3 Ways To Create Middleware In ASP.NET Core

3 Ways To Create Middleware In ASP.NET Core

3 min read ·

In this newsletter, we'll be covering three ways to create middleware in ASP.NET Core applications.

Middleware allows us to introduce additional logic before or after executing an HTTP request.

You are already using many of the built-in middleware available in the framework.

I'm going to show you three approaches to how you can define custom middleware:

Let's go over each of them and see how we can implement them in code.

Adding Middleware With Request Delegates

The first approach to defining a middleware is by writing a Request Delegate.

You can do that by calling the Use method on the WebApplication instance and providing a lambda method with two arguments. The first argument is the HttpContext and the second argument is the actual next request delegate in the pipeline RequestDelegate.

Here's what this would look like:

var builder = WebApplication.CreateBuilder(args);
var app = builder.Build();

app.Use(async (context, next) =>
    // Add code before request.

    await next(context);

    // Add code after request.

By awaiting the next delegate, you are continuing the request pipeline execution. You can short-circuit the pipeline by not invoking the next delegate.

This overload of the Use method is the one suggested by Microsoft.

Adding Middleware By Convention

The second approach requires us to create a class that will represent our middleware. We have to follow the convention when creating this class so that we can use it as middleware in our application.

I'm first going to show you what this class looks like, and then explain what is the convention we are following here.

Here's how this class would look like:

public class ConventionMiddleware(
    RequestDelegate next,
    ILogger<ConventionMiddleware> logger)
    public async Task InvokeAsync(HttpContext context)
        logger.LogInformation("Before request");

        await next(context);

        logger.LogInformation("After request");

The convention we are following has a few rules:

  • We need to inject a RequestDelegate in the constructor
  • We need to define an InvokeAsync method with an HttpContext argument
  • We need to invoke the RequestDelegate and pass it the HttpContext instance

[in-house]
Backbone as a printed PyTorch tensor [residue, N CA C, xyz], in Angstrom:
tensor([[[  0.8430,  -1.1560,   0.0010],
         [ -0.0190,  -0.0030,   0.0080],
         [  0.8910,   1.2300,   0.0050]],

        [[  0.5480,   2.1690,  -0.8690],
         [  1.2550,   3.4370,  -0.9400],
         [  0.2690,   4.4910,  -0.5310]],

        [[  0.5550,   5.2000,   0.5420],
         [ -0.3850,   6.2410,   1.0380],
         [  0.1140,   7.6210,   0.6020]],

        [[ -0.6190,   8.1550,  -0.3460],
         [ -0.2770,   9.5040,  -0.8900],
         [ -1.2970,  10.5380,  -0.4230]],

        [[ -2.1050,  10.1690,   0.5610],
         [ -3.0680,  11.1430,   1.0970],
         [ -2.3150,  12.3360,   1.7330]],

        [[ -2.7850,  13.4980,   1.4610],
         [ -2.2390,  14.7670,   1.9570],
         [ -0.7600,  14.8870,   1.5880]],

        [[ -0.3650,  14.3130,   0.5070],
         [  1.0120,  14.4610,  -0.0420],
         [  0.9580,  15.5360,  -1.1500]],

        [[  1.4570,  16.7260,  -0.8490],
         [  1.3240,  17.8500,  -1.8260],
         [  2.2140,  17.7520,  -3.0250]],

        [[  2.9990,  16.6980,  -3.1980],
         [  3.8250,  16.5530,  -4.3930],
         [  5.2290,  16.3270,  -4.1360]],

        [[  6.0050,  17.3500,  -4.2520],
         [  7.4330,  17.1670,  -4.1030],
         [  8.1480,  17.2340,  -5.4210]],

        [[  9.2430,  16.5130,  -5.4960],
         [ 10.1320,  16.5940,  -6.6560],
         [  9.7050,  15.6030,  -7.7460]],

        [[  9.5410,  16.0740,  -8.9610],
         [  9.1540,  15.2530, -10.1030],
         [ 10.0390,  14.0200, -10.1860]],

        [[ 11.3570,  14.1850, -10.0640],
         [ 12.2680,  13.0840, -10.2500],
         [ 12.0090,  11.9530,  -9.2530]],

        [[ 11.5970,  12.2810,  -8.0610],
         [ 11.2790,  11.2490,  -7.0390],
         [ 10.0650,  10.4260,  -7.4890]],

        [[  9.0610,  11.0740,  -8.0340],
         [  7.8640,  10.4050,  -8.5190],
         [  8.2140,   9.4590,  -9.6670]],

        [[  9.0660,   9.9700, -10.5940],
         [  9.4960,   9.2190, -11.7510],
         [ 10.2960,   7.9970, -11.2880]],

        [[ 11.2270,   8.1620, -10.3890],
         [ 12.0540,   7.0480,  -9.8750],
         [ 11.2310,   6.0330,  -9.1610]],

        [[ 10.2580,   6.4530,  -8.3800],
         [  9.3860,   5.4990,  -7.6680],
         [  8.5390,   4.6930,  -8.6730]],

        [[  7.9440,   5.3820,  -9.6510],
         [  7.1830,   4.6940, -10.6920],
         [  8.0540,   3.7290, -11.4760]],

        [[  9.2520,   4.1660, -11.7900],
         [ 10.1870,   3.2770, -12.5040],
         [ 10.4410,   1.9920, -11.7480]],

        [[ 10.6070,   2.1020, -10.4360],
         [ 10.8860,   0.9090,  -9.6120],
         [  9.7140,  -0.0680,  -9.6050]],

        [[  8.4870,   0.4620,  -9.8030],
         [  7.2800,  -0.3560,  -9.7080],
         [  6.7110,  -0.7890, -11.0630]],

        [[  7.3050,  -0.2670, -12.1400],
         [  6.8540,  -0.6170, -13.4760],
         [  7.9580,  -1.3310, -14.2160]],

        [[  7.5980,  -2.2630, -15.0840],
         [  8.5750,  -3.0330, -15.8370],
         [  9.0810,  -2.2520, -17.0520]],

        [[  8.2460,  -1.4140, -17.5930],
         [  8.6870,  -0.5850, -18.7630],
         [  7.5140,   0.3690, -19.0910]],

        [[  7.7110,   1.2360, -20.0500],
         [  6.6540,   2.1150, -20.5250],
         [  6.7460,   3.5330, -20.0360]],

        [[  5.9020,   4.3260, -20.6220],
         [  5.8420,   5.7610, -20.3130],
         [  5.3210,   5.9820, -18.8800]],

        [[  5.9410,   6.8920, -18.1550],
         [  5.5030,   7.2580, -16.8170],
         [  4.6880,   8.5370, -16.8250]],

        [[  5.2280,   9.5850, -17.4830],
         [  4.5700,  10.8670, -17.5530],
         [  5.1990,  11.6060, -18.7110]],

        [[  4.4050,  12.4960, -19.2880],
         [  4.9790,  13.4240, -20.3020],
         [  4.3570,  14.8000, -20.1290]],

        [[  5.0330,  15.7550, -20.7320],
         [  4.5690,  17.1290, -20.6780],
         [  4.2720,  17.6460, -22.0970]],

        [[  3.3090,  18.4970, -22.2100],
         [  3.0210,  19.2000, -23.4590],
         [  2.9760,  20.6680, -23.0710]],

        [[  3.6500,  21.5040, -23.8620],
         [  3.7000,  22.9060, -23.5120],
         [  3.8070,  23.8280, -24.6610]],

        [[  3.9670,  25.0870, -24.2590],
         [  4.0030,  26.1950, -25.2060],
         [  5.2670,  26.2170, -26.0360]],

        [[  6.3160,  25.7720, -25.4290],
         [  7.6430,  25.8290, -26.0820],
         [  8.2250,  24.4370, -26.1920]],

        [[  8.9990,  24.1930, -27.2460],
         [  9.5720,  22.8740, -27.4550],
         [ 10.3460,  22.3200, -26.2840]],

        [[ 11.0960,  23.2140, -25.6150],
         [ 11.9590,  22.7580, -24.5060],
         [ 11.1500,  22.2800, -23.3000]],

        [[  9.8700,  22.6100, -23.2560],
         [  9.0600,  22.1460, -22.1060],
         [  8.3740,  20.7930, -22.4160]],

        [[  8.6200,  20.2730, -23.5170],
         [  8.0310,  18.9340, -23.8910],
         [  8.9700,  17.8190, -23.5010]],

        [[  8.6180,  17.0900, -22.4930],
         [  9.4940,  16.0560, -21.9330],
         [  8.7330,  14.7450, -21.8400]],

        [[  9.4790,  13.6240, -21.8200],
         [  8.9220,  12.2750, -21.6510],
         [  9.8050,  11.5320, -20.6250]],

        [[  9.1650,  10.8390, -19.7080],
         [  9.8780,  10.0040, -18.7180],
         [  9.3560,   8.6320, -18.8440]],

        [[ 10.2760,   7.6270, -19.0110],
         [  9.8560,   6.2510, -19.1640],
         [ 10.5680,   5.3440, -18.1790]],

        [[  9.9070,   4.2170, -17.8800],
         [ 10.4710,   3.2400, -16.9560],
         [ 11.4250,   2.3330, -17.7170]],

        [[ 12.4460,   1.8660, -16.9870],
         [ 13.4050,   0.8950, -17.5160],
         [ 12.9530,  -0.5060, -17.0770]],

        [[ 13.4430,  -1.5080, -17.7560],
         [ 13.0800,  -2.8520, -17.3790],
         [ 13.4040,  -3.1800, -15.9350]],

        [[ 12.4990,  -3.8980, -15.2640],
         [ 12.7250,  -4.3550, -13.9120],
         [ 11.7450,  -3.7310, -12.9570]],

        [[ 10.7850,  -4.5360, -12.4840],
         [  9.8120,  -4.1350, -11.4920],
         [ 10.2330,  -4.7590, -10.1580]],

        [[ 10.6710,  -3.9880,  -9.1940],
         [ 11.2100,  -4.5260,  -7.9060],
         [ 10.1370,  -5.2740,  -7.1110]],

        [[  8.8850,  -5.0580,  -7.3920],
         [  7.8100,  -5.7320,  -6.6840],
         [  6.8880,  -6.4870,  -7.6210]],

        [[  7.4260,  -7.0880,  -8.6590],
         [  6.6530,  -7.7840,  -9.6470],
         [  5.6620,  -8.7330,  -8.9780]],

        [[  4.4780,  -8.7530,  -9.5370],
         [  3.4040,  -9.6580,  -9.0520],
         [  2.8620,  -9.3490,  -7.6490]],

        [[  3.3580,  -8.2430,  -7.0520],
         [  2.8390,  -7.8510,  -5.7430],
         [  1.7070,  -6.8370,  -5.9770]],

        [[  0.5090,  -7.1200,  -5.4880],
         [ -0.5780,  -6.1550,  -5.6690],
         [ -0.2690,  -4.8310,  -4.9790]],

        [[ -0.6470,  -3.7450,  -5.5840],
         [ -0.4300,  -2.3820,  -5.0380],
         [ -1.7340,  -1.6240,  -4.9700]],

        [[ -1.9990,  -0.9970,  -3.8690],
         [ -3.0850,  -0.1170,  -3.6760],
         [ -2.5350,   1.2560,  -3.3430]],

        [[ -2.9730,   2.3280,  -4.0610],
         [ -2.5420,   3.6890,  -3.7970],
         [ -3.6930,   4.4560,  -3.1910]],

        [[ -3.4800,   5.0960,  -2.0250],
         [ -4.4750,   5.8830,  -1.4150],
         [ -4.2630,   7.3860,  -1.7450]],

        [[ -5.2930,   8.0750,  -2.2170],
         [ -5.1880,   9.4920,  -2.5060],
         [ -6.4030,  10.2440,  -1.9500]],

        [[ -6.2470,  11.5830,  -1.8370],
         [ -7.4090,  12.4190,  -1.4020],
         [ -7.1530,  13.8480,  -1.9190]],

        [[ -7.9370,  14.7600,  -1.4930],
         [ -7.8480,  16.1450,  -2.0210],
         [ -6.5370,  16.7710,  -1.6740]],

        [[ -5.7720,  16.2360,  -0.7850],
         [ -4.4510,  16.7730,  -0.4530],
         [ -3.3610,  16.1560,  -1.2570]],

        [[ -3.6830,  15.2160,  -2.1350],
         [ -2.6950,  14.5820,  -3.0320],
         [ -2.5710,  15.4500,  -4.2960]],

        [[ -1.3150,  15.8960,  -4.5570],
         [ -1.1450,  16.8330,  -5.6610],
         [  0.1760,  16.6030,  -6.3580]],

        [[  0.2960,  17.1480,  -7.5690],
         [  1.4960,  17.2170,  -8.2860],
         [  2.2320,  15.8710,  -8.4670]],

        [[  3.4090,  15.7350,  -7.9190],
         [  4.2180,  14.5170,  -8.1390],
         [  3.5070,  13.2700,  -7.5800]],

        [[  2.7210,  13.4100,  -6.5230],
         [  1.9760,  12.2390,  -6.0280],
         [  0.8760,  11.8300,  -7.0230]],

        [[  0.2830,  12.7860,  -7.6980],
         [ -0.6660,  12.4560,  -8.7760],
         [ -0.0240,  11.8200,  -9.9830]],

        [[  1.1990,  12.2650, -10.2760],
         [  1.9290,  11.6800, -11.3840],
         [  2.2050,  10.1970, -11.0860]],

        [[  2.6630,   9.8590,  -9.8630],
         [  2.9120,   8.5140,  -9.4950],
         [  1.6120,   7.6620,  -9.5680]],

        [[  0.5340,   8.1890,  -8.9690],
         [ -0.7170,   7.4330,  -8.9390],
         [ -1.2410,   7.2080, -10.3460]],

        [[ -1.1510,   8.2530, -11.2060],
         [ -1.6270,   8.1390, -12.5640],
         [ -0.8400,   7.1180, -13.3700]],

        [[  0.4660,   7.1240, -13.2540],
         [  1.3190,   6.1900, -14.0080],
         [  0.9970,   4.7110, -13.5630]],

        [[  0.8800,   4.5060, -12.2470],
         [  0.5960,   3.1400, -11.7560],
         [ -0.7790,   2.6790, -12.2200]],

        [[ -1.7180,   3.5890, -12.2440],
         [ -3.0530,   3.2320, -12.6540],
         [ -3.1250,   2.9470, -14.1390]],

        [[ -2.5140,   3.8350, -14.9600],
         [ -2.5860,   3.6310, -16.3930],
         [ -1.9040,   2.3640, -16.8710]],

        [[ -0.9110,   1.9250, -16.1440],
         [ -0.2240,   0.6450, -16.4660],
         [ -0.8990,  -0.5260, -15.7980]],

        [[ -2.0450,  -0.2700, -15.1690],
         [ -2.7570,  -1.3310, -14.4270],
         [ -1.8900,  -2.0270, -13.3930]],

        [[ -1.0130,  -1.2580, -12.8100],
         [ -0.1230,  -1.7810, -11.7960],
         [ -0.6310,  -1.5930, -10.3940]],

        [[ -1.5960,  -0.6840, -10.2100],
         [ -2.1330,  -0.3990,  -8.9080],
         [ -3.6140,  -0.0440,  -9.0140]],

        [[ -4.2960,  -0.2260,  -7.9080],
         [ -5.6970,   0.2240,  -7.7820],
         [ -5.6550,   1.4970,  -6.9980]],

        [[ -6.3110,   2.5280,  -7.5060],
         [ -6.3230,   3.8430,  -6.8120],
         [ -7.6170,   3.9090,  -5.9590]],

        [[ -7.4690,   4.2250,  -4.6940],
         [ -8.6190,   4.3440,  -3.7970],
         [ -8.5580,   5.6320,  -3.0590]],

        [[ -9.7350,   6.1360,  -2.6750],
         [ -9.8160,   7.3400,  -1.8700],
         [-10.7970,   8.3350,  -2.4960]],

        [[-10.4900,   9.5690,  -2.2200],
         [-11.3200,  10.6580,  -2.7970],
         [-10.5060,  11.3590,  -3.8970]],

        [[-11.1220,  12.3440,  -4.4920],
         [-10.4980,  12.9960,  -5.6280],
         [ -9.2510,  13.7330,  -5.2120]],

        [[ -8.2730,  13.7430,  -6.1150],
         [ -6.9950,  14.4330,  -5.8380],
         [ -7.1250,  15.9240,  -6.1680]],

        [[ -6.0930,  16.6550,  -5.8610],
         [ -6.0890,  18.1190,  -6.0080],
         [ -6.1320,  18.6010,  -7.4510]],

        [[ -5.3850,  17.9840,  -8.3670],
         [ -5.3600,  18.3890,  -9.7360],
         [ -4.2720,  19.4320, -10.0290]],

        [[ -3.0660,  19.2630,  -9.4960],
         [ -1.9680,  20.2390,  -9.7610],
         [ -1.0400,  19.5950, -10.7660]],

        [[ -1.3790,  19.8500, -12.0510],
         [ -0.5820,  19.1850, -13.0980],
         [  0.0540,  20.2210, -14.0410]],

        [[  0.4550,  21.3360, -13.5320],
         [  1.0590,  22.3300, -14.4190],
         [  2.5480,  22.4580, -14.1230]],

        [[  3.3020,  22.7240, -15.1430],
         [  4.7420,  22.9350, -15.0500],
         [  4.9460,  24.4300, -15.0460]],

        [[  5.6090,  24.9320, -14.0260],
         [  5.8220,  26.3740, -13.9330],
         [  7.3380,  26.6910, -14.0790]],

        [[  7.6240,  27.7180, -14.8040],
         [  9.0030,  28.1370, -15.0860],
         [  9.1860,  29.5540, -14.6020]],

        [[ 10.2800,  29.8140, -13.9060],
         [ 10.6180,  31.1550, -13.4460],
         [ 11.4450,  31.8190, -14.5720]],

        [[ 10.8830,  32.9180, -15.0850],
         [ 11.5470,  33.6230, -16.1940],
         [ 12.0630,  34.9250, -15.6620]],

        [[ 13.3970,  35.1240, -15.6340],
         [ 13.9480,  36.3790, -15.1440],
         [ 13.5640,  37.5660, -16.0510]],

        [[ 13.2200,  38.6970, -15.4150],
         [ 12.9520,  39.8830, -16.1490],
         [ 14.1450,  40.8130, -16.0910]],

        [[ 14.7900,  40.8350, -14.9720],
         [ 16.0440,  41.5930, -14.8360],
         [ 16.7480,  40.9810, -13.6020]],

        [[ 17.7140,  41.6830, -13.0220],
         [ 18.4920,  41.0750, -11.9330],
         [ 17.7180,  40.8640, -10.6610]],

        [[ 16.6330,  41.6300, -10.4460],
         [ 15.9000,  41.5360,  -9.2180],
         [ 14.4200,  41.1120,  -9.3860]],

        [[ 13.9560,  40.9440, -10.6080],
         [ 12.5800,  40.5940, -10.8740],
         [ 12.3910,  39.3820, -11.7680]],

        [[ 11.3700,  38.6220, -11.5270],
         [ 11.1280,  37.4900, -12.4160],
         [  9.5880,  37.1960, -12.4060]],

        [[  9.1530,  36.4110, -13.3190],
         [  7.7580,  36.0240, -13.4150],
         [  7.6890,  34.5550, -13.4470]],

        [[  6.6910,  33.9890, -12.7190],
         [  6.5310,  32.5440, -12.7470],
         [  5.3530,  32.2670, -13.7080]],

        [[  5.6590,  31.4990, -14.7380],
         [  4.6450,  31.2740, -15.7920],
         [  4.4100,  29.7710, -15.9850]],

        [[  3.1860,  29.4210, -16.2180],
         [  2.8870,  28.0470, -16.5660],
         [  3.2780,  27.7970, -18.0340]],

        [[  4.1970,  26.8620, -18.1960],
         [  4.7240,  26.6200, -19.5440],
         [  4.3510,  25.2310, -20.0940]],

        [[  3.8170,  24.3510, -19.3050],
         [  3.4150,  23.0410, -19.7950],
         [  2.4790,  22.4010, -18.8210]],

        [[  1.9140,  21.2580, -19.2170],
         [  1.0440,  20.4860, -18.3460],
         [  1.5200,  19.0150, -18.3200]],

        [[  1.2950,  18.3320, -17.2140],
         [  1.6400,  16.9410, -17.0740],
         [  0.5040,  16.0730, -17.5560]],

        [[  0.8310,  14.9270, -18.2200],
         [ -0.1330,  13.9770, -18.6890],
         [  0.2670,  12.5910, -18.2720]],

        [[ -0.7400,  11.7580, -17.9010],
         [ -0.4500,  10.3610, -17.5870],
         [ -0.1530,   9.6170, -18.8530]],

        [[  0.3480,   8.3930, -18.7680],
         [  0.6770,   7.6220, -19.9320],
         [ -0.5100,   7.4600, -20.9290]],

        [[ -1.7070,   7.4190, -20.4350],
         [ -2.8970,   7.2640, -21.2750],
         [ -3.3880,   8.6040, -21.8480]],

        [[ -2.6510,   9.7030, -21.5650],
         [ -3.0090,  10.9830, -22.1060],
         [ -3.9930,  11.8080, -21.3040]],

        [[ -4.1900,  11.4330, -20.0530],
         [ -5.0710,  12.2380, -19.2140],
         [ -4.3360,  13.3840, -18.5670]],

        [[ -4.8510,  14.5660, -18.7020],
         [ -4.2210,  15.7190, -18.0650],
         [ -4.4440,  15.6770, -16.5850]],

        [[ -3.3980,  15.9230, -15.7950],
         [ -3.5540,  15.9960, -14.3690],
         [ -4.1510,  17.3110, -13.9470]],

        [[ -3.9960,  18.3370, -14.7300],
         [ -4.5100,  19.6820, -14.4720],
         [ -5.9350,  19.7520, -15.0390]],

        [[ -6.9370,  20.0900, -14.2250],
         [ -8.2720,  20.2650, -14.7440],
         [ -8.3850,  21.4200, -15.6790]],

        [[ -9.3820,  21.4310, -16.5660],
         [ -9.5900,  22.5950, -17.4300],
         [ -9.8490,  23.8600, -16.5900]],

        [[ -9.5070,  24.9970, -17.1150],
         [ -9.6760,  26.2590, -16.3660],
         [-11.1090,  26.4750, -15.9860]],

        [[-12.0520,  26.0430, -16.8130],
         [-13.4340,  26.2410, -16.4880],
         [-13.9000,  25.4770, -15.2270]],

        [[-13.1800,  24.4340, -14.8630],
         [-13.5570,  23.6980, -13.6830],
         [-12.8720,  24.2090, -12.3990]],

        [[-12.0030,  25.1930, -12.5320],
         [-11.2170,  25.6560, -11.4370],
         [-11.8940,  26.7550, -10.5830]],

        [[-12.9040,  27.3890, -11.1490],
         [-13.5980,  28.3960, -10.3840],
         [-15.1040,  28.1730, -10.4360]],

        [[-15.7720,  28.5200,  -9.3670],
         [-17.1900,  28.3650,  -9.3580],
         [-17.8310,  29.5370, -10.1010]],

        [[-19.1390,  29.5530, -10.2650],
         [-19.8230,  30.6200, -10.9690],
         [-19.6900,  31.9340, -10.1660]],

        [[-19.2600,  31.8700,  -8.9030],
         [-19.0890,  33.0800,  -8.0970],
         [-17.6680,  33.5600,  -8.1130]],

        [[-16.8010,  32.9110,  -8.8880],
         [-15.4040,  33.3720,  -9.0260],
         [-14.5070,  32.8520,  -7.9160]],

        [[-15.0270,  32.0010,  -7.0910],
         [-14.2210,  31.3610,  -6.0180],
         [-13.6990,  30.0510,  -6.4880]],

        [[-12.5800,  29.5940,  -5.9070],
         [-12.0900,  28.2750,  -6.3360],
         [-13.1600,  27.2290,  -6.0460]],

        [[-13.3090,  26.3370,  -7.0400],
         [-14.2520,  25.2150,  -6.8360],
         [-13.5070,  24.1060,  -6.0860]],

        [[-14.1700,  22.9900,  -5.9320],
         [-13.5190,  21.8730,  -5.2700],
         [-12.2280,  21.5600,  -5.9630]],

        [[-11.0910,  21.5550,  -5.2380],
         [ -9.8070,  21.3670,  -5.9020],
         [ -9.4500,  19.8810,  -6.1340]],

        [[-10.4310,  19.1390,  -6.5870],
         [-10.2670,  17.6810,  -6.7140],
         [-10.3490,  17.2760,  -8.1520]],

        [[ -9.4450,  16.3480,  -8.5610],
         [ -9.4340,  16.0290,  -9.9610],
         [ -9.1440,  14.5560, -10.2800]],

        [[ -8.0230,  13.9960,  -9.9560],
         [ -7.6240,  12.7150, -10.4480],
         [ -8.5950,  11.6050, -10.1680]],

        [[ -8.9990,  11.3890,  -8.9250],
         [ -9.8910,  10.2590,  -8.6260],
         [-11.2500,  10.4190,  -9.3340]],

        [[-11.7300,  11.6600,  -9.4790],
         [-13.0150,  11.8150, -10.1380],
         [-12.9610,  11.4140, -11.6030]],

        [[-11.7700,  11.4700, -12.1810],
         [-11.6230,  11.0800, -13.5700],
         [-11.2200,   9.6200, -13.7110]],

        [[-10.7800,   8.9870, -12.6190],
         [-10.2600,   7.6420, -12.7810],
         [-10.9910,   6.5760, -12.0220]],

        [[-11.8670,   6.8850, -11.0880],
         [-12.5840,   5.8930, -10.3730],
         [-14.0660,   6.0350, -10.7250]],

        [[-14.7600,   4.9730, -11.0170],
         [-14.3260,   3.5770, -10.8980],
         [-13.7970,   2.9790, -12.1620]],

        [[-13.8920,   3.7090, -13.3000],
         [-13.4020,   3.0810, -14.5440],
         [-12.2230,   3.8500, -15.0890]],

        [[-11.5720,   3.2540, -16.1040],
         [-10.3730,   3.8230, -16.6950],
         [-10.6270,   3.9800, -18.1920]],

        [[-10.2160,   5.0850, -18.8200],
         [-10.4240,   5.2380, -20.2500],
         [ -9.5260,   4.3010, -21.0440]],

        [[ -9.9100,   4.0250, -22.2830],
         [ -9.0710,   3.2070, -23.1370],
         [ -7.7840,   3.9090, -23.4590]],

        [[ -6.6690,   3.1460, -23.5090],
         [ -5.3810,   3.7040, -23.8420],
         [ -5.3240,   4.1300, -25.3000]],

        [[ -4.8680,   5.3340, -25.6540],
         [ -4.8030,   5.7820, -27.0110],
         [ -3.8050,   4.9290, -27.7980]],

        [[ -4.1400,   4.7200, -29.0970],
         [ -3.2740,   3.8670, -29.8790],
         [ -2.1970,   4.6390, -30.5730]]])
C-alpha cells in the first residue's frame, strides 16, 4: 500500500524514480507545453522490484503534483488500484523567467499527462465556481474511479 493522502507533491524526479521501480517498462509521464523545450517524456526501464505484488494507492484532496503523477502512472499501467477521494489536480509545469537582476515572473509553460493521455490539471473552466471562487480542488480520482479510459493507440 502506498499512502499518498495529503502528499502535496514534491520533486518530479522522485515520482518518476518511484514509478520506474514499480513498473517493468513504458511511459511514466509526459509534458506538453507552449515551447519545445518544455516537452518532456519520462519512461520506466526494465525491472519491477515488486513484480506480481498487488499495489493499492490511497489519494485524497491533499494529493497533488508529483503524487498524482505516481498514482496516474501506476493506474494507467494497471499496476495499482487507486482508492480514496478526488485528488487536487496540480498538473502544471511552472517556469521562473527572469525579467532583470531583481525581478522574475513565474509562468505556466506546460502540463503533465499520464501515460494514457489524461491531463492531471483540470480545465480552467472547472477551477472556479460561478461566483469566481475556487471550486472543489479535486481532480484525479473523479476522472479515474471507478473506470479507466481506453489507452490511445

There's one more thing that's required, and that is to tell our application to use this middleware.

We can do that by calling the UseMiddleware method:


And with this, we have a functioning middleware.

Adding Factory-Based Middleware

The third and last approach requires us to also create a class that will represent our middleware.

However, this time we're going to implement the IMiddleware interface. This interface has only one method - InvokeAsync.

Here's what this class would like:

public class FactoryMiddleware(ILogger<FactoryMiddleware> logger) : IMiddleware
    public async Task InvokeAsync(HttpContext context, RequestDelegate next)
        logger.LogInformation("Before request");

        await next(context);

        logger.LogInformation("After request");

The FactoryMiddleware class will be resolved at runtime from dependency injection.

Because of this, we need to register it as a service:


And like the previous example, we need to tell our application to use our factory-based middleware:


With this, we have a functioning middleware.

A Word On Strong Typing

I'm a big fan of strong typing whenever possible. Out of the three approaches I just showed you, the one using the IMiddleware interface satisfies this constraint the most. This is also my preferred way to implement middleware.

Since we're implementing an interface, it's very easy to create a generic solution to never forget to register your middleware.

You can use reflection to scan for classes implementing the IMiddleware interface and add them to dependency injection, and also add them to the application by calling UseMiddleware.

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